Chandigarh: Visibility drops to 2,000 metres due to smog cover

On a normal day, the visibility in the city is 5-6 kilometres.

By: Express News Service | Chandigarh | Published:November 1, 2016 4:18 am
chandigarh, chandigarh news, chandigarh pollution, chandigarh smog, noise pollution chandigarh, chandigarh diwali, diwali noise pollution, diwali air pollution, diwali air quality, india news, indian express The meteorological department (MET) cited stubble burning along with firecrackers as the main reasons for the fall in the visibility.

IT’S NOT just Diwali crackers that has led to the thick cover of smog over the city, bringing down visibility to 2,000 metres during the early morning and evening hours since Saturday. The meteorological department (MET) cited stubble burning along with firecrackers as the main reasons for the fall in the visibility. On a normal day, the visibility in the city is 5-6 kilometres.

“The smog cover is largely due to stubble burning, bursting of crackers in the past few days and a dip in temperature,” said Surinder Paul, director, meteorological centre, Chandigarh, adding that the condition would continue for the next few days.

The dry condition and fall in night temperature created the right conditions for the smog cover, Paul said. If it had been warmer, the heat convection rising from the ground would have pushed the suspended particles up into the atmosphere, but cold air tends to push the particles down. The minimum temperature in the city on Monday evening was 14.4 degrees Celsius while the maximum temperature was 30 degrees Celsius. “The drop in temperature is an indication that this year the winter will be colder than last year,” added Paul.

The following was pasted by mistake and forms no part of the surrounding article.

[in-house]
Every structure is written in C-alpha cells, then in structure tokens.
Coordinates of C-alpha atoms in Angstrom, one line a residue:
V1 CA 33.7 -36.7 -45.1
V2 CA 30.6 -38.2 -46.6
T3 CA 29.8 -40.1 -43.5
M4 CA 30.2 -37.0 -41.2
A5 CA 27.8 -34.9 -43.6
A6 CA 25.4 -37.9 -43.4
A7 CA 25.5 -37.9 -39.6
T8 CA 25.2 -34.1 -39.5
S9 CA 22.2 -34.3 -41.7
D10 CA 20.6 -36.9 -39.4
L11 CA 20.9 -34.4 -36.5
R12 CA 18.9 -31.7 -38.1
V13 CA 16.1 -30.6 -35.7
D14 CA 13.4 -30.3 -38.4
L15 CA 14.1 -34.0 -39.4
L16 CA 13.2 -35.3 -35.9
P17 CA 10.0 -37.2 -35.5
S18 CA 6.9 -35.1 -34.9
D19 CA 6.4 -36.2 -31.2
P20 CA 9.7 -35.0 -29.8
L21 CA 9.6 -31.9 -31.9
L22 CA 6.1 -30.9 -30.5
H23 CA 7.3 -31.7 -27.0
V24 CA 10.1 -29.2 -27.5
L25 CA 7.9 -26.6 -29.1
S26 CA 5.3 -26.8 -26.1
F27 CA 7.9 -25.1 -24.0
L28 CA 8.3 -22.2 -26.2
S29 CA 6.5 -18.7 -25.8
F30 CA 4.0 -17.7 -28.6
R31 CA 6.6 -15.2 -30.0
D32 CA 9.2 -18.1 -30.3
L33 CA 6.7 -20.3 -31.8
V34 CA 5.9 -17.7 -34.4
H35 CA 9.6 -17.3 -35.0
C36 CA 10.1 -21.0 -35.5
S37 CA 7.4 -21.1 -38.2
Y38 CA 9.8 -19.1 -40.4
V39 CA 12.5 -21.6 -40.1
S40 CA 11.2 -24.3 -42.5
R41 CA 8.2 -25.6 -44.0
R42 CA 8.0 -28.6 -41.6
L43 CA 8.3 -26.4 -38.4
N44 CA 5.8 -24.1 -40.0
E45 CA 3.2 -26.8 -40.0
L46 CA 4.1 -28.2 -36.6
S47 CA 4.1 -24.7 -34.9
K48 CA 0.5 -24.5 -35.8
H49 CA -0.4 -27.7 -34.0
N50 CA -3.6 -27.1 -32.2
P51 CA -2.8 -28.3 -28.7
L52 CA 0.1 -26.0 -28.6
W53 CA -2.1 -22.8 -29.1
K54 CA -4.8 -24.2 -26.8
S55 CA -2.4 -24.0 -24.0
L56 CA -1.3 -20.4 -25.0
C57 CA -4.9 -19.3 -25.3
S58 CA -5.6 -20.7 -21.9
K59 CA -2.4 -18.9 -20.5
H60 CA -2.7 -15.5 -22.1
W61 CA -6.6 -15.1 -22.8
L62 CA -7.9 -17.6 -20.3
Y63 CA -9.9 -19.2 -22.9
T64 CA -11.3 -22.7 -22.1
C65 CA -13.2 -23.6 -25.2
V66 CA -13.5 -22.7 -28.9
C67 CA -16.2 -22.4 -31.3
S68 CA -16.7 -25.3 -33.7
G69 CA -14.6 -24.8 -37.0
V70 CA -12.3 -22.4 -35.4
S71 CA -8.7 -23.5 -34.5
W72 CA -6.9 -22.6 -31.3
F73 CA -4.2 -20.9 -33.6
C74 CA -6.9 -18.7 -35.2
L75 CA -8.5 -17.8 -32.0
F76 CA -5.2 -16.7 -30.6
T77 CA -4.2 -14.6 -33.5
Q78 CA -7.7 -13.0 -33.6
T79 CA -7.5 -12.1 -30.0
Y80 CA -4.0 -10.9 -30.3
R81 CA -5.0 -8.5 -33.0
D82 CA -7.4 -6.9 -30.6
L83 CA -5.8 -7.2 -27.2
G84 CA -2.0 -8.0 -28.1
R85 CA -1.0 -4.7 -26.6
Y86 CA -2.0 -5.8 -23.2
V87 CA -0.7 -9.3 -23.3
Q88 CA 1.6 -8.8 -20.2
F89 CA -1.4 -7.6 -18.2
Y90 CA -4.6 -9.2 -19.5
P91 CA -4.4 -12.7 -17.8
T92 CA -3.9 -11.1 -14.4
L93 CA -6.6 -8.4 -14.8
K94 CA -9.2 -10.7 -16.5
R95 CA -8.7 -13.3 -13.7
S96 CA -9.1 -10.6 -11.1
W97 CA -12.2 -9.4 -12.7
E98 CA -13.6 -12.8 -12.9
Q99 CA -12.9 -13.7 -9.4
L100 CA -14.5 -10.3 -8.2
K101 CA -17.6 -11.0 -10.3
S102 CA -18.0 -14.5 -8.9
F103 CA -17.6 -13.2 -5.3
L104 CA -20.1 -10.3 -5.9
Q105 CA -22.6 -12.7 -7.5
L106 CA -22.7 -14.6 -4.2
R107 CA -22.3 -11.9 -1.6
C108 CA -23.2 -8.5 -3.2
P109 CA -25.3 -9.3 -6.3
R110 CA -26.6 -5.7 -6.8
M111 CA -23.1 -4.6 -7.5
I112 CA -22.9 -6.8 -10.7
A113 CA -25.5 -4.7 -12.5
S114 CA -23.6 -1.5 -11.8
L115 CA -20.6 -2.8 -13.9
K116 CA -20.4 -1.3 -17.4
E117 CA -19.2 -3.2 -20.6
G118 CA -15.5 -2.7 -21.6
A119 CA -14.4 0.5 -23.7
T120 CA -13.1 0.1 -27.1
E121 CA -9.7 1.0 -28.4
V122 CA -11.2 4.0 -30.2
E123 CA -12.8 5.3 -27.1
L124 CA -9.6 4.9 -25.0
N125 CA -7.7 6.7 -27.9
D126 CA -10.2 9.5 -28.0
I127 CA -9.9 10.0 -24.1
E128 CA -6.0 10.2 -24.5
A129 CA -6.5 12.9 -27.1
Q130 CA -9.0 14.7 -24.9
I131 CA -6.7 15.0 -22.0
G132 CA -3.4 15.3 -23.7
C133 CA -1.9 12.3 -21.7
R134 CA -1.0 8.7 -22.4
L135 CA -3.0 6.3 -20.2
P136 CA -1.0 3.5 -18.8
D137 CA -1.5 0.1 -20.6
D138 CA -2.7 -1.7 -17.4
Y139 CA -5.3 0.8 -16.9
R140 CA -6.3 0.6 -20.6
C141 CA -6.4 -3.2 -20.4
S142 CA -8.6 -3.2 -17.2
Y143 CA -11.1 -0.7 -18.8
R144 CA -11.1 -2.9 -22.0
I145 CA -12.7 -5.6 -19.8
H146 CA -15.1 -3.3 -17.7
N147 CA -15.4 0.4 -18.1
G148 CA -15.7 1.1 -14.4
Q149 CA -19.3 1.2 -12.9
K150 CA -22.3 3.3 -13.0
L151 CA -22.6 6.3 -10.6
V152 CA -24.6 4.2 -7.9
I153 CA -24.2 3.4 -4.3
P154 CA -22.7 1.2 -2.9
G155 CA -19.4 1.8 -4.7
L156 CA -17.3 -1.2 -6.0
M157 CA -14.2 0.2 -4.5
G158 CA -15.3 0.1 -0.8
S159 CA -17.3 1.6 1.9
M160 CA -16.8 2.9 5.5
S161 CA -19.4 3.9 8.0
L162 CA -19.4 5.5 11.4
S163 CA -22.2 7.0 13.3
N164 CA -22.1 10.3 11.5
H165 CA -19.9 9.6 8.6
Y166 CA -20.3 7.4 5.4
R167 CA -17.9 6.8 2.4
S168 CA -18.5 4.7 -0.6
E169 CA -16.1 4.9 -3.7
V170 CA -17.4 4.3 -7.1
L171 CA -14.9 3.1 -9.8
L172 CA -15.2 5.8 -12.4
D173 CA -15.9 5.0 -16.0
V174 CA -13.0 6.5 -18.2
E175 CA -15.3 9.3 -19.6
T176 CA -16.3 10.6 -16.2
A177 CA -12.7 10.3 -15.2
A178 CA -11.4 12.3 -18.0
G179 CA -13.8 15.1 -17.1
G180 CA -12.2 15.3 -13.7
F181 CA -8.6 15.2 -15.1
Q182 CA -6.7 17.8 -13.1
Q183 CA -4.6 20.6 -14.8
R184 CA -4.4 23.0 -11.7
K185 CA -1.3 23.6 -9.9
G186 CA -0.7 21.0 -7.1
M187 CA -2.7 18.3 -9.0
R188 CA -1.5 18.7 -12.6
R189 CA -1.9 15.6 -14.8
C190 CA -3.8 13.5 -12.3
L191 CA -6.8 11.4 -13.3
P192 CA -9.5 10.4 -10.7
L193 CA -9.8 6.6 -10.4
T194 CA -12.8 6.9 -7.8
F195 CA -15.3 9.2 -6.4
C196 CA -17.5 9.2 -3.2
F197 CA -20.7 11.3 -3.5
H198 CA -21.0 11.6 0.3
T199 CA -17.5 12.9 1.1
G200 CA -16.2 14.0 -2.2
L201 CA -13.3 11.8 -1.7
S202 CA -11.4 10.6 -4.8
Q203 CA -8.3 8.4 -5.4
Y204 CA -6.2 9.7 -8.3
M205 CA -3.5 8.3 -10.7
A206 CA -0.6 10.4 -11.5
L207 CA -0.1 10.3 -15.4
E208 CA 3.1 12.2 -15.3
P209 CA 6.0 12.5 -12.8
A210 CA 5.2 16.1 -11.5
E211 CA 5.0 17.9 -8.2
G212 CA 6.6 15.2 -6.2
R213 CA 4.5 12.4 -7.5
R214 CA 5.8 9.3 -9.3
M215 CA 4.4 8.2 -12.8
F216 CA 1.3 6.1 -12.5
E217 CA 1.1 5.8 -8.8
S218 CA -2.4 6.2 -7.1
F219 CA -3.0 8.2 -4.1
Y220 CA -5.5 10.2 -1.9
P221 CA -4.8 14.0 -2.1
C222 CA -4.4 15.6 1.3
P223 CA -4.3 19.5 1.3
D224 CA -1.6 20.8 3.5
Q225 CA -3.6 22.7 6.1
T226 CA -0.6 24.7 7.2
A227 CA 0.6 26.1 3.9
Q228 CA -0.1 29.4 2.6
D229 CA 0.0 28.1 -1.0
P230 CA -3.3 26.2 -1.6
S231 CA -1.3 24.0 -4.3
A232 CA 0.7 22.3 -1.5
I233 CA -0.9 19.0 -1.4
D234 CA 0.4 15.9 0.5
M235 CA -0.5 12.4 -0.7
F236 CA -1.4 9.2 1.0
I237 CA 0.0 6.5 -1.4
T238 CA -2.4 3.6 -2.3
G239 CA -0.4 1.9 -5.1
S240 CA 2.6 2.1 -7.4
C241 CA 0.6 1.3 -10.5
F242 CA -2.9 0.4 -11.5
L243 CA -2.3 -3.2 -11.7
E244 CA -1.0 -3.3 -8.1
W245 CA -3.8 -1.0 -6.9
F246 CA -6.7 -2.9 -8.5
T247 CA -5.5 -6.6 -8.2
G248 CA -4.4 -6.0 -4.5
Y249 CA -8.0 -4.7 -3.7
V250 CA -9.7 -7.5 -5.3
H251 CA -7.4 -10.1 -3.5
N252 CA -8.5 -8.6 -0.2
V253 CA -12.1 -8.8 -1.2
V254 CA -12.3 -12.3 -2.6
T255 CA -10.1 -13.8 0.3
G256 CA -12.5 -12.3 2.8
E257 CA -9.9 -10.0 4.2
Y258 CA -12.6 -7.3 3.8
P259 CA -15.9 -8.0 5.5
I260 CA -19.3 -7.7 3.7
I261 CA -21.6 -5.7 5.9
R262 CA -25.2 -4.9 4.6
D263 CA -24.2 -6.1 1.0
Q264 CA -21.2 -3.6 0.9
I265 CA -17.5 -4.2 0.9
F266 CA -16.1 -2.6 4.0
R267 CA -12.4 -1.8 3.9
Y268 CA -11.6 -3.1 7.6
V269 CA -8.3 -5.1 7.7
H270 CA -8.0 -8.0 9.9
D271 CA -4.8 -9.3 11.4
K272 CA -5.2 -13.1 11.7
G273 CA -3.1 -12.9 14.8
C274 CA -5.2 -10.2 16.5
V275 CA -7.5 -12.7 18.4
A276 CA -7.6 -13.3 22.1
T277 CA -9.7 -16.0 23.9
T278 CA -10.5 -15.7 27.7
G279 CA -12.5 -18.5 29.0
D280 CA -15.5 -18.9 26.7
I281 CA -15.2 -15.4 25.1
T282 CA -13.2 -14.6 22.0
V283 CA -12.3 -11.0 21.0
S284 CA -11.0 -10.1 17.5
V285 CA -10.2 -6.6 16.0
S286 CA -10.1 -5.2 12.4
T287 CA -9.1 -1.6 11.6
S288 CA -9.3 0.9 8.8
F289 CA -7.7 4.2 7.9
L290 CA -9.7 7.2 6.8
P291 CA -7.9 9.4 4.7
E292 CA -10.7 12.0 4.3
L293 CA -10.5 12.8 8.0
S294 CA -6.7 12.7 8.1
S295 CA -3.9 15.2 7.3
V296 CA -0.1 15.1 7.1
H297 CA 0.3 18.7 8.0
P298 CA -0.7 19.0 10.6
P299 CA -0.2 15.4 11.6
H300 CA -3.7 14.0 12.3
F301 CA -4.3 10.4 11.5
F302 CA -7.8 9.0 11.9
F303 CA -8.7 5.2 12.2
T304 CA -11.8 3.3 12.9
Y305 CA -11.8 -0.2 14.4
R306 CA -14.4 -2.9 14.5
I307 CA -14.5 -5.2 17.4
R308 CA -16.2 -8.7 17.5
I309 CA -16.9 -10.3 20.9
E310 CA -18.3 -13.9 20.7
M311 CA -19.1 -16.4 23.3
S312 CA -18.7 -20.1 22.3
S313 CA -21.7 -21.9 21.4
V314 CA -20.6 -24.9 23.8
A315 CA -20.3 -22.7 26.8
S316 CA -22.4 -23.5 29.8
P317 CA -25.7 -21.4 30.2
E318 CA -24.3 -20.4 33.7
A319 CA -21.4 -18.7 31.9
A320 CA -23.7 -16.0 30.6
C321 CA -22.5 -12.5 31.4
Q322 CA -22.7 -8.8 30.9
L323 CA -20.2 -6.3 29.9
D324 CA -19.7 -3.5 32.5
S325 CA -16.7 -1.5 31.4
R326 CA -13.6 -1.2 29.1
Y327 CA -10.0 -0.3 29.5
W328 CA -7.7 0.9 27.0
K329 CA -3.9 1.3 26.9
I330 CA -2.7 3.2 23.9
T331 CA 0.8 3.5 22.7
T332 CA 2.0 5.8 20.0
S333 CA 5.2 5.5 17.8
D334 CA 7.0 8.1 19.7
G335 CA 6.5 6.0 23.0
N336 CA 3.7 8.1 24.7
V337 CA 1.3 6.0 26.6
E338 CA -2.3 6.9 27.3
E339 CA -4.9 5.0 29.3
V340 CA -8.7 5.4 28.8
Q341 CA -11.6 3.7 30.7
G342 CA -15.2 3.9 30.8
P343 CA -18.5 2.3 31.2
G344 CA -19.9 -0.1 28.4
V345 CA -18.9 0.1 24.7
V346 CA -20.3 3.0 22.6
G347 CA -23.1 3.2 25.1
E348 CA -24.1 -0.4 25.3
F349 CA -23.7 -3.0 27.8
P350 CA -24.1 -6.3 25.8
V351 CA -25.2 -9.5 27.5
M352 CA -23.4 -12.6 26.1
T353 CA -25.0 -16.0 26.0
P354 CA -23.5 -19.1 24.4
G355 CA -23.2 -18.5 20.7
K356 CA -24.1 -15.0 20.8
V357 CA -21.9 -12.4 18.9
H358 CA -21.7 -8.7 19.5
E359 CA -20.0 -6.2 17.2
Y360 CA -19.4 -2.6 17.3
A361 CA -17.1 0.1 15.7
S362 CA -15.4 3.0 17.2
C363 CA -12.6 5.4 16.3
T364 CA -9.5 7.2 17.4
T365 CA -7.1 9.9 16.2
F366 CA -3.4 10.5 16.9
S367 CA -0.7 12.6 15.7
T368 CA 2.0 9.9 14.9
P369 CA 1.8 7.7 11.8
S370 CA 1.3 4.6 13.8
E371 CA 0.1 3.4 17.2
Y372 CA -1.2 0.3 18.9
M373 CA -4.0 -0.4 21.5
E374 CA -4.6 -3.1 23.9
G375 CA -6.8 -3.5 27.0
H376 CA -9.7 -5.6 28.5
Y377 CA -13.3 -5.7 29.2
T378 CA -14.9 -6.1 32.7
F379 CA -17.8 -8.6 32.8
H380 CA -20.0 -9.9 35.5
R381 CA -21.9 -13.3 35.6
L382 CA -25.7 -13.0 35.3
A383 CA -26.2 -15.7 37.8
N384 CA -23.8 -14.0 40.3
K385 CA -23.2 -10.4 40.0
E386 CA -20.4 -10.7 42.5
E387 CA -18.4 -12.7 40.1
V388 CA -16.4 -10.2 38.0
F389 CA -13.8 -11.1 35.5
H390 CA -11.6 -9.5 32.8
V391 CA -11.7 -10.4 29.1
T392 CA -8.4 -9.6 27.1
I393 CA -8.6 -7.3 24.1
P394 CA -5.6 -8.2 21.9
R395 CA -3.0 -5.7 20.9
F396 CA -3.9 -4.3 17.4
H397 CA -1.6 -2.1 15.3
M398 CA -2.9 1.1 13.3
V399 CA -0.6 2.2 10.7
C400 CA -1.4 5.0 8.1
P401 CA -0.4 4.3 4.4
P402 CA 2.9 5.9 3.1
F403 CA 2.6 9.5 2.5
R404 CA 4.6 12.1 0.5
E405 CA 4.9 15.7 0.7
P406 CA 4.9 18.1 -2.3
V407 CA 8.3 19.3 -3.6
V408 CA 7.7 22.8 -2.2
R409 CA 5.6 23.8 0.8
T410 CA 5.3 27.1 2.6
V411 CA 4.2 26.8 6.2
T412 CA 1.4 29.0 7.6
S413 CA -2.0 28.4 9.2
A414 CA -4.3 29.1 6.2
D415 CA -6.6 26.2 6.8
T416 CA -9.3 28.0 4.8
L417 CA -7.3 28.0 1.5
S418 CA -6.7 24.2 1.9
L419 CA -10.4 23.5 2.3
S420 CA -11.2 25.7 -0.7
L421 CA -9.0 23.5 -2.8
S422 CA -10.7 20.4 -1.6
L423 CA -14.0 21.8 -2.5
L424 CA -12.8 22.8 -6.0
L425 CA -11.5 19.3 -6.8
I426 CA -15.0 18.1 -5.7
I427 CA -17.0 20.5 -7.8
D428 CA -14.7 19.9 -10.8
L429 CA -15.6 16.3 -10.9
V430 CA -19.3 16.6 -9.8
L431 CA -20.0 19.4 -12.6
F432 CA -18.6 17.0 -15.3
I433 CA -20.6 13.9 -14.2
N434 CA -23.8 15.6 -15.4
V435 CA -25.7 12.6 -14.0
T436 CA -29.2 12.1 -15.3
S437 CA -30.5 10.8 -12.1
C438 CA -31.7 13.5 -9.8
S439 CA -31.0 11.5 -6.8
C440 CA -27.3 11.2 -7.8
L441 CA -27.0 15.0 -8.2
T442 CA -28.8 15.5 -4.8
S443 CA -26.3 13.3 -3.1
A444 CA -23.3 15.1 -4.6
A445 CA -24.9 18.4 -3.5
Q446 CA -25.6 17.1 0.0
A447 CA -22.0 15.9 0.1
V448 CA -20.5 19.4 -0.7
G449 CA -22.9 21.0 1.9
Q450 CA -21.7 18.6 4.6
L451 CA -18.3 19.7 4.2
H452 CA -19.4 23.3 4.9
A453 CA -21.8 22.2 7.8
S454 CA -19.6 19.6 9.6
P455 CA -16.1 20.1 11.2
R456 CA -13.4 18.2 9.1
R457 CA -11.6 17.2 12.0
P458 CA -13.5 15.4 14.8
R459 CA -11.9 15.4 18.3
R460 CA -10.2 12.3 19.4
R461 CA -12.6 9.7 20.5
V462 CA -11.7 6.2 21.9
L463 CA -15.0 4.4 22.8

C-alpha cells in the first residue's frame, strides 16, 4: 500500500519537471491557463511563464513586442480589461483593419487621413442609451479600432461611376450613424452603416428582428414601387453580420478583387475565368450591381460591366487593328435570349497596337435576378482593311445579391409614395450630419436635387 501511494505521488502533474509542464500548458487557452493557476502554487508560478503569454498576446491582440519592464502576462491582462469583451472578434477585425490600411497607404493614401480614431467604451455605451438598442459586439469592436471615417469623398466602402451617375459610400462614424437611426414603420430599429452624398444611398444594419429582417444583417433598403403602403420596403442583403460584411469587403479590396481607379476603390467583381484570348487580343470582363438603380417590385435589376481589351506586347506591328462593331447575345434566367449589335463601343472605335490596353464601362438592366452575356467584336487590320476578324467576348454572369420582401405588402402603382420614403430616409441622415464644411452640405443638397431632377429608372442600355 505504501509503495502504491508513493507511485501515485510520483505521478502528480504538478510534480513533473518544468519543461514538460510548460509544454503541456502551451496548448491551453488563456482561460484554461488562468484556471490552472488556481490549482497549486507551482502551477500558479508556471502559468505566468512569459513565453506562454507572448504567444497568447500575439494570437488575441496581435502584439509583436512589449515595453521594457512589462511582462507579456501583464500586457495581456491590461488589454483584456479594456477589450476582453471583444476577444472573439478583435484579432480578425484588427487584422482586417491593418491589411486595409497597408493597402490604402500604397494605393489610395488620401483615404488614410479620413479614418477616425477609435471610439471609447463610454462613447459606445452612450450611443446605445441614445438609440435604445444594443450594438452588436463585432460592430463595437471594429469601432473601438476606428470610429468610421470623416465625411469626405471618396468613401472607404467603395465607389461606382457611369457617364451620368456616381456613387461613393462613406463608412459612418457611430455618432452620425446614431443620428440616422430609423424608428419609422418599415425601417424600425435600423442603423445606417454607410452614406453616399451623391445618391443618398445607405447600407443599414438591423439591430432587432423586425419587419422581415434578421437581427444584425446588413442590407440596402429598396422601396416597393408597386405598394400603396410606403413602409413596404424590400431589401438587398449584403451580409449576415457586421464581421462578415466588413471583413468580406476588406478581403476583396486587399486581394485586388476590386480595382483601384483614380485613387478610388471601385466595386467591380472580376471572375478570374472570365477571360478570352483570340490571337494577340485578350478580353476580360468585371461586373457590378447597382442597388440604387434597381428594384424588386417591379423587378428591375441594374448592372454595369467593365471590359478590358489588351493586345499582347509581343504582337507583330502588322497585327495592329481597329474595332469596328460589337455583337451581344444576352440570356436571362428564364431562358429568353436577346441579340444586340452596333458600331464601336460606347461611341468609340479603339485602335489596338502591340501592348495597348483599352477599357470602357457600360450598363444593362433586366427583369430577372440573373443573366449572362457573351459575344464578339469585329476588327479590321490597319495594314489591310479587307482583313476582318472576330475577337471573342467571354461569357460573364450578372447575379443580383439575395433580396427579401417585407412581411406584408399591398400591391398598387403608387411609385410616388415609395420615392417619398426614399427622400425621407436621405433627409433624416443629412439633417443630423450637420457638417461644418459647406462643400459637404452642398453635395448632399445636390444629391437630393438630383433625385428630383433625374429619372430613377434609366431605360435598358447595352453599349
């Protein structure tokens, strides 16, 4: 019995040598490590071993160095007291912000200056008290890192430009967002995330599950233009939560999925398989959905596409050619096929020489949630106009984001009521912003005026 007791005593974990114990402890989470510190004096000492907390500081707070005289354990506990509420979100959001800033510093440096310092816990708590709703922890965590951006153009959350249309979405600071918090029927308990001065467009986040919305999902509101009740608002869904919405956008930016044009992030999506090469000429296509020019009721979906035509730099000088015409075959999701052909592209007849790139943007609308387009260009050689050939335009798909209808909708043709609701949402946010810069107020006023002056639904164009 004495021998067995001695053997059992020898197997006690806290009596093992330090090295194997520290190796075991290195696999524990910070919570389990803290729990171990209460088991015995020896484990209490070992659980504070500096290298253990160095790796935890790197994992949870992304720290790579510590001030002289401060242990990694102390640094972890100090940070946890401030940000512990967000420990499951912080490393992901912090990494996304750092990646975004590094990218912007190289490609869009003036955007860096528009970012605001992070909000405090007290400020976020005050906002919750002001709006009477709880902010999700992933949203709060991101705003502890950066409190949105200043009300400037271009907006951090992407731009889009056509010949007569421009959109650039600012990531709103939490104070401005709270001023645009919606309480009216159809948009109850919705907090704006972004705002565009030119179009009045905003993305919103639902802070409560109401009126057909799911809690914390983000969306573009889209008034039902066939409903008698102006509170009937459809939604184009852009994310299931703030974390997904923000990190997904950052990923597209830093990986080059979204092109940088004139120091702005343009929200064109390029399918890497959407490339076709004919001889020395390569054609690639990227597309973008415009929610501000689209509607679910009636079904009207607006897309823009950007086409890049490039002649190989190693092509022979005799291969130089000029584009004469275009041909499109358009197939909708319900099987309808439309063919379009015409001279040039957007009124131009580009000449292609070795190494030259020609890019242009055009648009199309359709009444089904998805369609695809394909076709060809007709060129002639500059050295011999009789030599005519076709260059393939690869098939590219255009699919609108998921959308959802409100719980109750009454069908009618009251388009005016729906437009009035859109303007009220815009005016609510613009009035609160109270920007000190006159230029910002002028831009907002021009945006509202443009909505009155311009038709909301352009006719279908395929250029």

Last year, winter season was shorter and warmer. The minimum temperature remained 4 to 5 degrees high through the winter season. Overall, 2015 was the warmest on record as annual average minimum temperature of Chandigarh was the highest since its record. El Nino was one of the major factors for it. El Nino, which refers to a climate cycle in the Pacific Ocean with a global impact on weather patterns, was the strongest in recent years. There were other factors such as a change in pattern of Western Disturbance for warmer winters.